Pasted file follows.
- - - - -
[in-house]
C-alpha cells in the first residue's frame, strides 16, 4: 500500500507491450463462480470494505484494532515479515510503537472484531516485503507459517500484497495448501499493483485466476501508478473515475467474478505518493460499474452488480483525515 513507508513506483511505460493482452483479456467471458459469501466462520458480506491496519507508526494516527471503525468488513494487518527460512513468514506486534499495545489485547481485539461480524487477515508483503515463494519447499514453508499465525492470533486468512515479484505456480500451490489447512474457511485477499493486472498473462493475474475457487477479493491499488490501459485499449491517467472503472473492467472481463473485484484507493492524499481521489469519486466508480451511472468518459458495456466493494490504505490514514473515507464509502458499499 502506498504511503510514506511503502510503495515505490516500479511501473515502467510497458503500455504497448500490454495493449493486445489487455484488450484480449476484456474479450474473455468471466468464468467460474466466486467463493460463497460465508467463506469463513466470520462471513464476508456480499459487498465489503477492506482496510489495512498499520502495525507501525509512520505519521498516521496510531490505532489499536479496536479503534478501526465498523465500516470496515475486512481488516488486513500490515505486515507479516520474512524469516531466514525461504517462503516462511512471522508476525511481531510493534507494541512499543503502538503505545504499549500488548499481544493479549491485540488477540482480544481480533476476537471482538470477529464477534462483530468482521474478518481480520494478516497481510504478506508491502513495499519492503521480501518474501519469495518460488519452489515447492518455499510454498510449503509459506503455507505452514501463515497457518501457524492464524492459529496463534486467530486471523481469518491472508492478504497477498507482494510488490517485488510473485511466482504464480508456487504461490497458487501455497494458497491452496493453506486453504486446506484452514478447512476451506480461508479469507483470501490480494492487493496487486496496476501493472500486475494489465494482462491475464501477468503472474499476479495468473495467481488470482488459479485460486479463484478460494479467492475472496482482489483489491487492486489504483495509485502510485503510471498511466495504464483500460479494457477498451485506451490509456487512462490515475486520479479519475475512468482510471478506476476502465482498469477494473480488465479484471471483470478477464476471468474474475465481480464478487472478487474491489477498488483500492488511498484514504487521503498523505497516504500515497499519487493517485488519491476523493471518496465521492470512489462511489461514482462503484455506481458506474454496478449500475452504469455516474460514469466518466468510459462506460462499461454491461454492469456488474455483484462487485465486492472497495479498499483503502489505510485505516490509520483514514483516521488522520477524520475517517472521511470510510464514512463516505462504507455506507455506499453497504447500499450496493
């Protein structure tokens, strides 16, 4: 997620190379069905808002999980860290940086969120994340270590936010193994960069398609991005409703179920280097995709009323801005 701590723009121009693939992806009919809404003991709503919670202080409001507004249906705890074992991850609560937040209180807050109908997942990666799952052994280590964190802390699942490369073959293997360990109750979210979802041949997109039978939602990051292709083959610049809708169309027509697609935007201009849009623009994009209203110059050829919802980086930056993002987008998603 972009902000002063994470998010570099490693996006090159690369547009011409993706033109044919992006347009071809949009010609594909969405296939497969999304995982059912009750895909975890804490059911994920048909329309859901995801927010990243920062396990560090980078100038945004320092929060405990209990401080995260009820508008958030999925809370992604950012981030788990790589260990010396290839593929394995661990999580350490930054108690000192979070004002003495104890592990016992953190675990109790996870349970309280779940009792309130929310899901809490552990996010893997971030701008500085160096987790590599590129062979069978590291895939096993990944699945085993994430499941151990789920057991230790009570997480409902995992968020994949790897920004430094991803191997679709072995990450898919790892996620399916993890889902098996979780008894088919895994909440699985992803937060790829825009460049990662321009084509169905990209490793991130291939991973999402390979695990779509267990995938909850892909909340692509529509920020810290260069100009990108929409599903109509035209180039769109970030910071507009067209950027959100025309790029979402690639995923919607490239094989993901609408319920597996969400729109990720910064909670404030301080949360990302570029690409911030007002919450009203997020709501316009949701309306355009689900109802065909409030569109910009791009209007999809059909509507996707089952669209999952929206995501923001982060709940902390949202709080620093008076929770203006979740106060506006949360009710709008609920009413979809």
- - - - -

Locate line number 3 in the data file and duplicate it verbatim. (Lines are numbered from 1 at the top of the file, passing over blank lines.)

């Protein structure tokens, strides 16, 4: 997620190379069905808002999980860290940086969120994340270590936010193994960069398609991005409703179920280097995709009323801005 701590723009121009693939992806009919809404003991709503919670202080409001507004249906705890074992991850609560937040209180807050109908997942990666799952052994280590964190802390699942490369073959293997360990109750979210979802041949997109039978939602990051292709083959610049809708169309027509697609935007201009849009623009994009209203110059050829919802980086930056993002987008998603 972009902000002063994470998010570099490693996006090159690369547009011409993706033109044919992006347009071809949009010609594909969405296939497969999304995982059912009750895909975890804490059911994920048909329309859901995801927010990243920062396990560090980078100038945004320092929060405990209990401080995260009820508008958030999925809370992604950012981030788990790589260990010396290839593929394995661990999580350490930054108690000192979070004002003495104890592990016992953190675990109790996870349970309280779940009792309130929310899901809490552990996010893997971030701008500085160096987790590599590129062979069978590291895939096993990944699945085993994430499941151990789920057991230790009570997480409902995992968020994949790897920004430094991803191997679709072995990450898919790892996620399916993890889902098996979780008894088919895994909440699985992803937060790829825009460049990662321009084509169905990209490793991130291939991973999402390979695990779509267990995938909850892909909340692509529509920020810290260069100009990108929409599903109509035209180039769109970030910071507009067209950027959100025309790029979402690639995923919607490239094989993901609408319920597996969400729109990720910064909670404030301080949360990302570029690409911030007002919450009203997020709501316009949701309306355009689900109802065909409030569109910009791009209007999809059909509507996707089952669209999952929206995501923001982060709940902390949202709080620093008076929770203006979740106060506006949360009710709008609920009413979809």